I'm writing here following https://math.stackexchange.com/questions/402407/how-to-convert-pdf-containing-math-made-from-latex-to-word and http://meta.math.stackexchange.com/questions/9715/reopening-thread-that-i-dont-think-is-off-topic.

1. My main goal is just to use MathType in Word and to edit with Word. Therefore, what is the best way to convert an Adobe PDF containing math (equations, symbols, tables, etc.) into a Word document?

2. Is there another way to make the PDF appear in Word? I was thinking that maybe the PDF doesn't need to be converted. Instead, each page of the PDF could be convertered/terated as a picture which could then be pasted onto a Word document. This process takes too long to do for each page. What program or recourse is available? Thank you very much!

Unfortunately, it would take too much time for me to retype the PDF, because it is essentially a free textbook containing maths on which I must annotate. Also, I do not have the LaTeX source file for the PDF, only the PDF itself.

I've spent at least 3 hours trying to research and resolve this question, including reading http://www.physicsforums.com/showthread.php?t=507174 and http://forums.adobe.com/message/3906332.

I've tried the following PDF to Word converters, but ALL of them deform, disfigure, and distort the math, the fonts, and the formatting: Zamzar.com, Wondershare PDF to Word Converter 4.0.1, Able2Doc PDF to Word Converter v7.0.34, and UniPDF.

  • 6
    Why not just type the equations up yourself? You can see the equations so you can manual add them. However, I would never use Word for mathematics. In fact, I never use Word at all.
    – dustin
    May 26, 2013 at 15:45
  • Welcome to TeX.SX! You may have a look on our starter guide. May 26, 2013 at 15:59
  • @dustin: Unfortunately, it would take too much time for me to retype the PDF, because it is essentially a free textbook containing maths on which I must annotate. PeterJansson: Thank you for the welcome.
    – user31296
    May 26, 2013 at 16:01
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    If all you want to do is to annotate on top the the PDF, Word is probably not the way to go. I would recommend you use a PDF viewer (such as Preview on Mac) which allows you to annotate on the PDF directly. I use this to annoate notes on PDF user guides. Alternatively you could work with tikz and annotate on top of the image similar to Drawing on an image with TikZ. May 26, 2013 at 18:18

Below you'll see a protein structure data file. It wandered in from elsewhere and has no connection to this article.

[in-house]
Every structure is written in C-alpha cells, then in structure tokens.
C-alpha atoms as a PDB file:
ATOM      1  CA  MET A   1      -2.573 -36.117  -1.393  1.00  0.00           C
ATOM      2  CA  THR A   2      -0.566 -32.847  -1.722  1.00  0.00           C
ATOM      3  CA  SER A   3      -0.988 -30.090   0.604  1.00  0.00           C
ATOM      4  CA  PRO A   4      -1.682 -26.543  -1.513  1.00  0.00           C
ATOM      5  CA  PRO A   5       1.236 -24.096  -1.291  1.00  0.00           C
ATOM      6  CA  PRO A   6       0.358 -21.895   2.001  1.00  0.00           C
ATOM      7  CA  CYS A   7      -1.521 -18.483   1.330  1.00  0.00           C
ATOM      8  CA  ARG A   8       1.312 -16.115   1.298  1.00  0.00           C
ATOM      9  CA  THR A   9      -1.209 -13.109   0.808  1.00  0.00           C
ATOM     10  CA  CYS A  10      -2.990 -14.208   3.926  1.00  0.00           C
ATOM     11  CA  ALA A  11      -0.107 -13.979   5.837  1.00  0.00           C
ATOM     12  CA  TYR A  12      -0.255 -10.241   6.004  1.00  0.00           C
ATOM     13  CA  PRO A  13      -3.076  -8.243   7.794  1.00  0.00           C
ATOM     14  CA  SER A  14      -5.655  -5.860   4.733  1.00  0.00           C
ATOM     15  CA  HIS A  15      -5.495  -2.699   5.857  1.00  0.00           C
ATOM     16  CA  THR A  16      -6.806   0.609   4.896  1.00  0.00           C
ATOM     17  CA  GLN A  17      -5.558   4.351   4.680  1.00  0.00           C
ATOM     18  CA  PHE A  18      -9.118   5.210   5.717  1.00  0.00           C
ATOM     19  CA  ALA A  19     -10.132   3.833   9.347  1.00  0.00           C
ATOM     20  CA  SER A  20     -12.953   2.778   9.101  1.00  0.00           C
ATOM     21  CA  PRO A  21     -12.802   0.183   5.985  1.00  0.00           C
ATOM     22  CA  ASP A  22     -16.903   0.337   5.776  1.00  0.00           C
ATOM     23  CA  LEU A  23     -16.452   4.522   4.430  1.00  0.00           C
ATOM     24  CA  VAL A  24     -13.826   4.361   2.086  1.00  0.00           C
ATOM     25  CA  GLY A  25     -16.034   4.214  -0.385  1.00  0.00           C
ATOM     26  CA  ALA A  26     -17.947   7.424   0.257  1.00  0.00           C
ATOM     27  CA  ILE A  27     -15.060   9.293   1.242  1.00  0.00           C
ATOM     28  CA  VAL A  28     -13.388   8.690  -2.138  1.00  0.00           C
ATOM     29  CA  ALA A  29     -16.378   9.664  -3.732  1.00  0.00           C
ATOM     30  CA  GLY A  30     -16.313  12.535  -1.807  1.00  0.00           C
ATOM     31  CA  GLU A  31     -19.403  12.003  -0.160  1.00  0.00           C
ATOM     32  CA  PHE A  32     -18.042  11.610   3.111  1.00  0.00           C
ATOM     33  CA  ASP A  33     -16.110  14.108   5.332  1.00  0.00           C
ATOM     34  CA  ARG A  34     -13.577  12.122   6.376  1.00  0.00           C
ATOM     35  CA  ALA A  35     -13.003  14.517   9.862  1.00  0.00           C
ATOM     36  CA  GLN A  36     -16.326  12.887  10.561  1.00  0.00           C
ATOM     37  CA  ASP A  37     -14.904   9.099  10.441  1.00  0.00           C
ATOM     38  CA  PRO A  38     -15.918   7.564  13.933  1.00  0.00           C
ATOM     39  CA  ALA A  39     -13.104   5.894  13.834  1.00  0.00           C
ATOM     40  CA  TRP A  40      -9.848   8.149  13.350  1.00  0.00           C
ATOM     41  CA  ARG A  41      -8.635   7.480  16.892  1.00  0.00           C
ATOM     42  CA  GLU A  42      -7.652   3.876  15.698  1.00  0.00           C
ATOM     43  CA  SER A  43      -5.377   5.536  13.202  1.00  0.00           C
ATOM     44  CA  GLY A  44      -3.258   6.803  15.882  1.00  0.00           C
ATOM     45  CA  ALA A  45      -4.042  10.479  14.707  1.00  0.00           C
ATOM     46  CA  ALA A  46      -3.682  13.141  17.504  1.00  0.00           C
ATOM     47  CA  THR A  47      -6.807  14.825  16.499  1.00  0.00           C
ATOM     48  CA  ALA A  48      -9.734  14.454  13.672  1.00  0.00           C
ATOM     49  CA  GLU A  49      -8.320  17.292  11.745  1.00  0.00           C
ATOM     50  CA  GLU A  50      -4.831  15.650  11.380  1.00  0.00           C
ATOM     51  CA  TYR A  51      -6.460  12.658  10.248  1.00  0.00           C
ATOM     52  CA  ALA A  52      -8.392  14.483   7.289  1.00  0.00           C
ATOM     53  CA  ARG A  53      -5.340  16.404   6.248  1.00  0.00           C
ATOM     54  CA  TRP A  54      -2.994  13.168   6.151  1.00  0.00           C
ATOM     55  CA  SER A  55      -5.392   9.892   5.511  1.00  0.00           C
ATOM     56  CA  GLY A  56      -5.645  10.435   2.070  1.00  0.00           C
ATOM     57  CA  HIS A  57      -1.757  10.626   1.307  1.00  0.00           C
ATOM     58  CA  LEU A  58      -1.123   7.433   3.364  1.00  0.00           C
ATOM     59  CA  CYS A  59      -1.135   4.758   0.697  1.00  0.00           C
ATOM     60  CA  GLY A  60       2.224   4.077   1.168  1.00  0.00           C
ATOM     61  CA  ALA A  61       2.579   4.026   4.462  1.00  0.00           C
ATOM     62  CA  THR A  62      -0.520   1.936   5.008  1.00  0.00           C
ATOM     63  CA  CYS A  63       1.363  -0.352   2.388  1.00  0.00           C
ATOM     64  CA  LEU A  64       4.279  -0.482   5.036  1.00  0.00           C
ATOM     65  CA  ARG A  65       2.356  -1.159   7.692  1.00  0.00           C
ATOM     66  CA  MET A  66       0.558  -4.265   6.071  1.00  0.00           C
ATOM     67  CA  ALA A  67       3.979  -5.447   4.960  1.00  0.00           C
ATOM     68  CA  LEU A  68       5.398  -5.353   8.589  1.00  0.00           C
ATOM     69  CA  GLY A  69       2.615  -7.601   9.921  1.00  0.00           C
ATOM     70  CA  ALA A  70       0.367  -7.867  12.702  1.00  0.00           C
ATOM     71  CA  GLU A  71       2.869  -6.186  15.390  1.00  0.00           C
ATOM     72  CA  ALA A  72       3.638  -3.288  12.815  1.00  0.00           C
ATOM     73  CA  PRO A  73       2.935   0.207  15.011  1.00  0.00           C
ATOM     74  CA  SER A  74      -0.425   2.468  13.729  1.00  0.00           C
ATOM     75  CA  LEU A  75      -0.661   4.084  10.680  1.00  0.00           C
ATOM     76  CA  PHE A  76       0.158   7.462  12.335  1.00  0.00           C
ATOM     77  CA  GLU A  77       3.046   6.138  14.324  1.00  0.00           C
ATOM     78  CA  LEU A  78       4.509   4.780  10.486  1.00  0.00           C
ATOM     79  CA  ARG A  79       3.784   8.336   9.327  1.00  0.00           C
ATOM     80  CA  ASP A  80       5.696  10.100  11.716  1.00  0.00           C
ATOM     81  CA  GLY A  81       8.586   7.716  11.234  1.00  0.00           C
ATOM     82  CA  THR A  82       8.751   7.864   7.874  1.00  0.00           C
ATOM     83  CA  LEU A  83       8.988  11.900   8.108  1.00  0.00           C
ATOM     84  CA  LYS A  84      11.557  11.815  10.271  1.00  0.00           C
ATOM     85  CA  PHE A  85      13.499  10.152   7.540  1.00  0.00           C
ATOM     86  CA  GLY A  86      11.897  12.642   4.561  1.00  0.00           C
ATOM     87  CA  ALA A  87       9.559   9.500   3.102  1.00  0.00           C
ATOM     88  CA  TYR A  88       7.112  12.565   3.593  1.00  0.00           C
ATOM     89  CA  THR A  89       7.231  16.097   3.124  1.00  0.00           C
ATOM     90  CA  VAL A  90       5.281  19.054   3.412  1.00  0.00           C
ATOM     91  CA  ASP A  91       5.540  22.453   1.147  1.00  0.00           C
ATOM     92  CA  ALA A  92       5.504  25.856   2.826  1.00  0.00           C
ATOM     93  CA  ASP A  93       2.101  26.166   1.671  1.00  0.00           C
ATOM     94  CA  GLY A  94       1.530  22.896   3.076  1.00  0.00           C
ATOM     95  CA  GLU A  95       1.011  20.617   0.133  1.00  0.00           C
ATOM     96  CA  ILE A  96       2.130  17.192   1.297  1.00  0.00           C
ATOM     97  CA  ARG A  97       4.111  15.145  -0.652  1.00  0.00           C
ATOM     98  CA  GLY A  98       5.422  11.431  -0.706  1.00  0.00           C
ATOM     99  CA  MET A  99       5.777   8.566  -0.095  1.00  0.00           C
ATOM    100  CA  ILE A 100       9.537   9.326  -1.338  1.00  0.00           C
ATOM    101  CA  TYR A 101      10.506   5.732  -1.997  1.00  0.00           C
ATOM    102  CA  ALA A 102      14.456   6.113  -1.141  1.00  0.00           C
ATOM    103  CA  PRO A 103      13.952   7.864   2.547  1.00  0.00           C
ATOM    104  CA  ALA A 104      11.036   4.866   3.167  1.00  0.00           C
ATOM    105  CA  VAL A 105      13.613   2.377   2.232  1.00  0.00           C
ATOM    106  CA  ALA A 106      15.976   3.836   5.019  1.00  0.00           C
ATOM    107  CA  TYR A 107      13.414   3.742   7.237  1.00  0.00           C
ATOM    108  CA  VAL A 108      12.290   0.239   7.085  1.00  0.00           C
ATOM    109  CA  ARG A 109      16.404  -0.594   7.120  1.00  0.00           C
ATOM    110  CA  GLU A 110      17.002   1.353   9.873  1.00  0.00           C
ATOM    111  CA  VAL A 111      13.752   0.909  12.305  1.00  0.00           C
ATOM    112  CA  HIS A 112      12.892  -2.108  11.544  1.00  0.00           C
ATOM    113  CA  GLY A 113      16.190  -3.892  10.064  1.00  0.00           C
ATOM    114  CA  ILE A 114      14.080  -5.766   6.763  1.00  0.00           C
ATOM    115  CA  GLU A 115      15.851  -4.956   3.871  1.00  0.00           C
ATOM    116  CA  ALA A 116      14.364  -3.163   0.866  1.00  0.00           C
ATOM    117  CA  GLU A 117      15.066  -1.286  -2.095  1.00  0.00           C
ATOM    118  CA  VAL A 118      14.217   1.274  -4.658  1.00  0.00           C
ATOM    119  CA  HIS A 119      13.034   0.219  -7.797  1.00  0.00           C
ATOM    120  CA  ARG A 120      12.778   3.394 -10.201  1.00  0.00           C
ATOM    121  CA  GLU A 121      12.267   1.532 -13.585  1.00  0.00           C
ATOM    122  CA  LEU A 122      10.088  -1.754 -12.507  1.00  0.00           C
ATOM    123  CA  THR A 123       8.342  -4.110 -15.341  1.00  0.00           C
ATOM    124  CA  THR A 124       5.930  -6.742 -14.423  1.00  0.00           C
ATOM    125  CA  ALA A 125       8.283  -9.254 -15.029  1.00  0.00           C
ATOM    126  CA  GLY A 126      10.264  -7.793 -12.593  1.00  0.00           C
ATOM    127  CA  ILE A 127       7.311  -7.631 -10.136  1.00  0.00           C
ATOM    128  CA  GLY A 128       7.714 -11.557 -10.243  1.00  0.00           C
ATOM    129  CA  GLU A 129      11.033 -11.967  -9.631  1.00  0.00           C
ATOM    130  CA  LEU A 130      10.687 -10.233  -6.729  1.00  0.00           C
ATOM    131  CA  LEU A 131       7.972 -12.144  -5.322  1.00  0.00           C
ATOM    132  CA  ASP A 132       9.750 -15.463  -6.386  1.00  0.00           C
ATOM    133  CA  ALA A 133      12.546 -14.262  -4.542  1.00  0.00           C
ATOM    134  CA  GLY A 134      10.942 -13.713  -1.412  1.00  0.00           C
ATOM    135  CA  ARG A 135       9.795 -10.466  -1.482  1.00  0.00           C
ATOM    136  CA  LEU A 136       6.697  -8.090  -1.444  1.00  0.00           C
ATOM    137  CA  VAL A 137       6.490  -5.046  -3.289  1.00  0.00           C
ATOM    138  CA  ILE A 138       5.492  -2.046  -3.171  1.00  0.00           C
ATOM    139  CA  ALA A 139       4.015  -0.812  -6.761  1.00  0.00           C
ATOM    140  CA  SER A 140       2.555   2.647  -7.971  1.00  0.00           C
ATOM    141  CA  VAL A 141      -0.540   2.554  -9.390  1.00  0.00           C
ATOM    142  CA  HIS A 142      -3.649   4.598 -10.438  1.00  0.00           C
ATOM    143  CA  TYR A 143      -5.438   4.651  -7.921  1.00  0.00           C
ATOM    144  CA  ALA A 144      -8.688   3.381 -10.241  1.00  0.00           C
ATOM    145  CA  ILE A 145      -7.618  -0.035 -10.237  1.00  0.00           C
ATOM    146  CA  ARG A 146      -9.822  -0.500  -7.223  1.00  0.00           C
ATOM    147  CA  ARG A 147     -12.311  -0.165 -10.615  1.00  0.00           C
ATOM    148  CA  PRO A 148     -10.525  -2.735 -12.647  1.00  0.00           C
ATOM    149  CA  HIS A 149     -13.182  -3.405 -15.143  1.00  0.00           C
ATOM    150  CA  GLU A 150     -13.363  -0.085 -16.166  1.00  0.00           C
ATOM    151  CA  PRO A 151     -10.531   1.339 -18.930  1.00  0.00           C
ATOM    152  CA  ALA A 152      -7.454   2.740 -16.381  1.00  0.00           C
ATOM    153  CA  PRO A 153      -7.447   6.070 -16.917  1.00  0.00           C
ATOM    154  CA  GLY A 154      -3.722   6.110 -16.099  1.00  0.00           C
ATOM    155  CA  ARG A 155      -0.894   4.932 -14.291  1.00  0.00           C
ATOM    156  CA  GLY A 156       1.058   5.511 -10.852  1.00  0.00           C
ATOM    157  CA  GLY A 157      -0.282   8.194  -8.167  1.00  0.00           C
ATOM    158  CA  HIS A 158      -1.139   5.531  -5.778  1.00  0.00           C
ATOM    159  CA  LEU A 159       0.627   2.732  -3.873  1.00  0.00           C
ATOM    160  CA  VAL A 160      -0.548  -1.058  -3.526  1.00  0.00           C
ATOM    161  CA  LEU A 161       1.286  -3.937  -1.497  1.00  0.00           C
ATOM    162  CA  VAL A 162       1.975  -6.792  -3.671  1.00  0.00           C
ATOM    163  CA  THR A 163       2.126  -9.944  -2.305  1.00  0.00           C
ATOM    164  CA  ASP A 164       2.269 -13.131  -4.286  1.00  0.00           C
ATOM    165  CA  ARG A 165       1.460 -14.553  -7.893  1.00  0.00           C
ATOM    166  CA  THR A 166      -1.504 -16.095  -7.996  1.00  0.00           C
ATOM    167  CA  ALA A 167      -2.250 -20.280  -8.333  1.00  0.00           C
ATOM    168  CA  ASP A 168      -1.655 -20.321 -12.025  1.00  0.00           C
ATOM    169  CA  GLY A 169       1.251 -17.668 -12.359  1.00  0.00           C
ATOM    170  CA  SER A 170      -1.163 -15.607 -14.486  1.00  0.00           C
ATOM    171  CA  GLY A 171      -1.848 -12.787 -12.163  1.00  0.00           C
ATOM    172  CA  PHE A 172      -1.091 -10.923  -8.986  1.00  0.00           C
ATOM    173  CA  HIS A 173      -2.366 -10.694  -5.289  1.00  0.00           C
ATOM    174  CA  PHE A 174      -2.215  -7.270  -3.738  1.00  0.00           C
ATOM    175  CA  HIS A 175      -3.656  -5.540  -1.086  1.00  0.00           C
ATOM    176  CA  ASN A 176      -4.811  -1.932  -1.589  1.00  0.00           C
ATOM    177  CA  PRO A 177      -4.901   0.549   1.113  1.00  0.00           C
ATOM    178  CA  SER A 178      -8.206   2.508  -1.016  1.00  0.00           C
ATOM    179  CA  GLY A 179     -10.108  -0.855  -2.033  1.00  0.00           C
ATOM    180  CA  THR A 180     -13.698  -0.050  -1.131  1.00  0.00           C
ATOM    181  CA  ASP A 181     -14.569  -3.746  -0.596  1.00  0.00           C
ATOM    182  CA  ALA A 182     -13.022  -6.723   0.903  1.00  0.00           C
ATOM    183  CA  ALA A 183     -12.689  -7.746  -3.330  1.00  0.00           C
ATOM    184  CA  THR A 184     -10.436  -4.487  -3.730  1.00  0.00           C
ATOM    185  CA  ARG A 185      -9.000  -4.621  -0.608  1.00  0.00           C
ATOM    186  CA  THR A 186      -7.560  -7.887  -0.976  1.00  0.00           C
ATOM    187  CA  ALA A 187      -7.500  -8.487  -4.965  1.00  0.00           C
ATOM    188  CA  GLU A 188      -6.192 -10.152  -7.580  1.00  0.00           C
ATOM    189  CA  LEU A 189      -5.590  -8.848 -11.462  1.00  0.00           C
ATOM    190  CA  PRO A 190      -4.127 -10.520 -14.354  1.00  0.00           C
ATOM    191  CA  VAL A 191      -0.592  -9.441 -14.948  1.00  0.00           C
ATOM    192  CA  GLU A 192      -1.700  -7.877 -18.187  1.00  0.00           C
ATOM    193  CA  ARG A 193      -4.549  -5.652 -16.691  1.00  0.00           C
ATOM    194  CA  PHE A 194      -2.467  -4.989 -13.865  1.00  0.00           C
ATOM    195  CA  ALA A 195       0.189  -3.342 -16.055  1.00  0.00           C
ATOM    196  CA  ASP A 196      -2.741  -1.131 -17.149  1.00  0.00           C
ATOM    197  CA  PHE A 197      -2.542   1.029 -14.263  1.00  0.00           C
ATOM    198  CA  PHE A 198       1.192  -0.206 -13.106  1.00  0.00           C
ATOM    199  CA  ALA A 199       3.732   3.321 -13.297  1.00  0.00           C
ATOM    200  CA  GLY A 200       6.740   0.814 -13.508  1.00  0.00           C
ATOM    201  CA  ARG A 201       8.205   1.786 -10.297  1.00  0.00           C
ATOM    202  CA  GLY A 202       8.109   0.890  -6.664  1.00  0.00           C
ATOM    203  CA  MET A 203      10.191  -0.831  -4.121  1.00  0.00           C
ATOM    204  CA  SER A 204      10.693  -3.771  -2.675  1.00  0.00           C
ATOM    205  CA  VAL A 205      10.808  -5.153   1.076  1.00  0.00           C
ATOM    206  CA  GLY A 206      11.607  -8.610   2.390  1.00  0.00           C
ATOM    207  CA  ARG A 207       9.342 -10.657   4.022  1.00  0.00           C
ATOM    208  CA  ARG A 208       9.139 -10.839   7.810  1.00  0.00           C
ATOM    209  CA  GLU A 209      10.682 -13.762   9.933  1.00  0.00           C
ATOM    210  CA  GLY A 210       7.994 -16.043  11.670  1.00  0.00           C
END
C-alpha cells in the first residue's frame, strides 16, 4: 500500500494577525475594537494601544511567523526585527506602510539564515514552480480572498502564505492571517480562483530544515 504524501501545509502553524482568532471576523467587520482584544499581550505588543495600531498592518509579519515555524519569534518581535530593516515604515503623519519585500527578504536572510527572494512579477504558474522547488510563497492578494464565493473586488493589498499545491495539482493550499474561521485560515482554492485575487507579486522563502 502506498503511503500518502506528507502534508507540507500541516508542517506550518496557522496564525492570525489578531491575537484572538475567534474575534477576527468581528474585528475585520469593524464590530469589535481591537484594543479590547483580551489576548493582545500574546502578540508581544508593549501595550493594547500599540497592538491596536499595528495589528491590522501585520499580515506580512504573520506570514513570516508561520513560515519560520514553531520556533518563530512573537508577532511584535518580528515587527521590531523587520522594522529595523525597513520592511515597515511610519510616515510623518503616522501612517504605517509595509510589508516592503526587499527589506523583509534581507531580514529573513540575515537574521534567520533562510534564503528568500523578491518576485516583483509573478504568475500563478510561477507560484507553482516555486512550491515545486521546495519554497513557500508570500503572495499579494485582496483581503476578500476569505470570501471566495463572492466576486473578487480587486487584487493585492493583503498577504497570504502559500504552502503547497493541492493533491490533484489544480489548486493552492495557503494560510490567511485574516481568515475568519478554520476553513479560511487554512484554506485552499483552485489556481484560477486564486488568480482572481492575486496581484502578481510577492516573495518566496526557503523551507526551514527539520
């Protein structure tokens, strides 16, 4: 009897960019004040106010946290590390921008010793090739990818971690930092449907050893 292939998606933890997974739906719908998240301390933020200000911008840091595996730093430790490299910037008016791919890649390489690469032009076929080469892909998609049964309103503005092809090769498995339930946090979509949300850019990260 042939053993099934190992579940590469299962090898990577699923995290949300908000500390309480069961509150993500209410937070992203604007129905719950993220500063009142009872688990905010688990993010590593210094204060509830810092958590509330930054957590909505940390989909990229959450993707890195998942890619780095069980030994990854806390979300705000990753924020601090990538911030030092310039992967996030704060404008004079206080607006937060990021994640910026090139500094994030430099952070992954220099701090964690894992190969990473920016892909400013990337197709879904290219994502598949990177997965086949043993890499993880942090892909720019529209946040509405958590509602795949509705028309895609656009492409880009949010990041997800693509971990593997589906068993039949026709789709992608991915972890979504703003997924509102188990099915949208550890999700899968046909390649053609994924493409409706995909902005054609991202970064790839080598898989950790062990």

• Try InftyReader tool. It can convert Mathml into word.
    – user34052
    Jul 23, 2013 at 14:00

3 Answers 3


It can not be done! PDF is a complex document format which is not intended for editing. Think of it as a crippled PostScript which is never meant to be open again. What can be done is uploading PDF in some kind a character recognition software which is going to extract the information. Short of that there are bunch of small command line text extract utilities which will get you text but formula no way. You can then use Pandoc to do the rest of the job.

  • 1
    The commercial InftyReader claims it can convert scanned formulas into LaTeX. There are samples of its output here.
    – marczellm
    Jun 24, 2013 at 13:40

There is no perfect solution. All converters do a pretty lousy job. But I found that Microsoft Word actually does pretty well. In the newer versions on Windows (not Mac) you can right-click the pdf and select "open with > Word".

A late answer that would have saved me some money :)


If you have the LaTeX source, you can try pandoc. It's not perfect, but it's a starting point.

  • I am not sure he has the source because on the physics forum link it mentions using the source and that is one of his references.
    – dustin
    May 26, 2013 at 15:48
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    @JosephR.: Thanks for your answer. However, I only have the PDF and not the Latex source file. i've updated my question with this info.
    – user31296
    May 26, 2013 at 16:01
  • Good. If you don't mind, I'll leave the answer up here all the same in case it can benefit someone else.
    – Joseph R.
    May 26, 2013 at 16:03
  • @JosephR. Thank you very much again for your answer. Sure! I don't mind at all.
    – user31296
    May 26, 2013 at 17:44

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